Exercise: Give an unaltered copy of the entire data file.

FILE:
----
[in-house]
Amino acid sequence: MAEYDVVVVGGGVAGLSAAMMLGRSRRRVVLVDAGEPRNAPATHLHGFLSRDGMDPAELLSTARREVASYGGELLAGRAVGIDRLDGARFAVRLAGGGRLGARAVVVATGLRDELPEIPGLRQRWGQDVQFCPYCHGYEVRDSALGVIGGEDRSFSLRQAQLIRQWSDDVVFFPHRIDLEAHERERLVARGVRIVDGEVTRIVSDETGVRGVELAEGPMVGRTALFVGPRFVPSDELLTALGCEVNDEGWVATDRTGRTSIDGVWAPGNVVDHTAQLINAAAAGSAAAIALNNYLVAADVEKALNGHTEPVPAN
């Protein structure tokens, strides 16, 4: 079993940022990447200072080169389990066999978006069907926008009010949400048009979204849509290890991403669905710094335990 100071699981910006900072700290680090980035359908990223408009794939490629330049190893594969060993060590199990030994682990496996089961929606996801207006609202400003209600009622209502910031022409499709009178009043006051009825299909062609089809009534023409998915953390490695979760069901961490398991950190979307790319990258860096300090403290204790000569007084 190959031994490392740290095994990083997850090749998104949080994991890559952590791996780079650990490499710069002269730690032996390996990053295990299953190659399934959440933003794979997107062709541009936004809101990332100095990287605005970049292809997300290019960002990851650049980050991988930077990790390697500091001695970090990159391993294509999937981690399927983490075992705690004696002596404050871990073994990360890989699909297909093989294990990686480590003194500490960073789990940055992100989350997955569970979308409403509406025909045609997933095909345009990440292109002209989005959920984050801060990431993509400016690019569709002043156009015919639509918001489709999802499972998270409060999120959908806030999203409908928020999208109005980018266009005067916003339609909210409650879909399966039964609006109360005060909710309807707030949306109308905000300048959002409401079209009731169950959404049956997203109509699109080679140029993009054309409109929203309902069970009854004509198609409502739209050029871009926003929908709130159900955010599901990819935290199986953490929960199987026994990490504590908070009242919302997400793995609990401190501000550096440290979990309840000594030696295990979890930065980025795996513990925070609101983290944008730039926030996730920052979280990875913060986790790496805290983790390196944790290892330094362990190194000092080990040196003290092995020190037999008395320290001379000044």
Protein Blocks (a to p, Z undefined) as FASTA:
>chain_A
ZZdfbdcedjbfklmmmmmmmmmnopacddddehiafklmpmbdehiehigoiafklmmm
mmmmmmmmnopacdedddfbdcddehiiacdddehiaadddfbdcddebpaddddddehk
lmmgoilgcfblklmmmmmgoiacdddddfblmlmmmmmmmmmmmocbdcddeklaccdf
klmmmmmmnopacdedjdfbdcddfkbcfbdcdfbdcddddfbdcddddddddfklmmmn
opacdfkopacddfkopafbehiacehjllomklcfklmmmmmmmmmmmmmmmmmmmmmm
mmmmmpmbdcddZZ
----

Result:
[in-house]
Amino acid sequence: MAEYDVVVVGGGVAGLSAAMMLGRSRRRVVLVDAGEPRNAPATHLHGFLSRDGMDPAELLSTARREVASYGGELLAGRAVGIDRLDGARFAVRLAGGGRLGARAVVVATGLRDELPEIPGLRQRWGQDVQFCPYCHGYEVRDSALGVIGGEDRSFSLRQAQLIRQWSDDVVFFPHRIDLEAHERERLVARGVRIVDGEVTRIVSDETGVRGVELAEGPMVGRTALFVGPRFVPSDELLTALGCEVNDEGWVATDRTGRTSIDGVWAPGNVVDHTAQLINAAAAGSAAAIALNNYLVAADVEKALNGHTEPVPAN
């Protein structure tokens, strides 16, 4: 079993940022990447200072080169389990066999978006069907926008009010949400048009979204849509290890991403669905710094335990 100071699981910006900072700290680090980035359908990223408009794939490629330049190893594969060993060590199990030994682990496996089961929606996801207006609202400003209600009622209502910031022409499709009178009043006051009825299909062609089809009534023409998915953390490695979760069901961490398991950190979307790319990258860096300090403290204790000569007084 190959031994490392740290095994990083997850090749998104949080994991890559952590791996780079650990490499710069002269730690032996390996990053295990299953190659399934959440933003794979997107062709541009936004809101990332100095990287605005970049292809997300290019960002990851650049980050991988930077990790390697500091001695970090990159391993294509999937981690399927983490075992705690004696002596404050871990073994990360890989699909297909093989294990990686480590003194500490960073789990940055992100989350997955569970979308409403509406025909045609997933095909345009990440292109002209989005959920984050801060990431993509400016690019569709002043156009015919639509918001489709999802499972998270409060999120959908806030999203409908928020999208109005980018266009005067916003339609909210409650879909399966039964609006109360005060909710309807707030949306109308905000300048959002409401079209009731169950959404049956997203109509699109080679140029993009054309409109929203309902069970009854004509198609409502739209050029871009926003929908709130159900955010599901990819935290199986953490929960199987026994990490504590908070009242919302997400793995609990401190501000550096440290979990309840000594030696295990979890930065980025795996513990925070609101983290944008730039926030996730920052979280990875913060986790790496805290983790390196944790290892330094362990190194000092080990040196003290092995020190037999008395320290001379000044």
Protein Blocks (a to p, Z undefined) as FASTA:
>chain_A
ZZdfbdcedjbfklmmmmmmmmmnopacddddehiafklmpmbdehiehigoiafklmmm
mmmmmmmmnopacdedddfbdcddehiiacdddehiaadddfbdcddebpaddddddehk
lmmgoilgcfblklmmmmmgoiacdddddfblmlmmmmmmmmmmmocbdcddeklaccdf
klmmmmmmnopacdedjdfbdcddfkbcfbdcdfbdcddddfbdcddddddddfklmmmn
opacdfkopacddfkopafbehiacehjllomklcfklmmmmmmmmmmmmmmmmmmmmmm
mmmmmpmbdcddZZ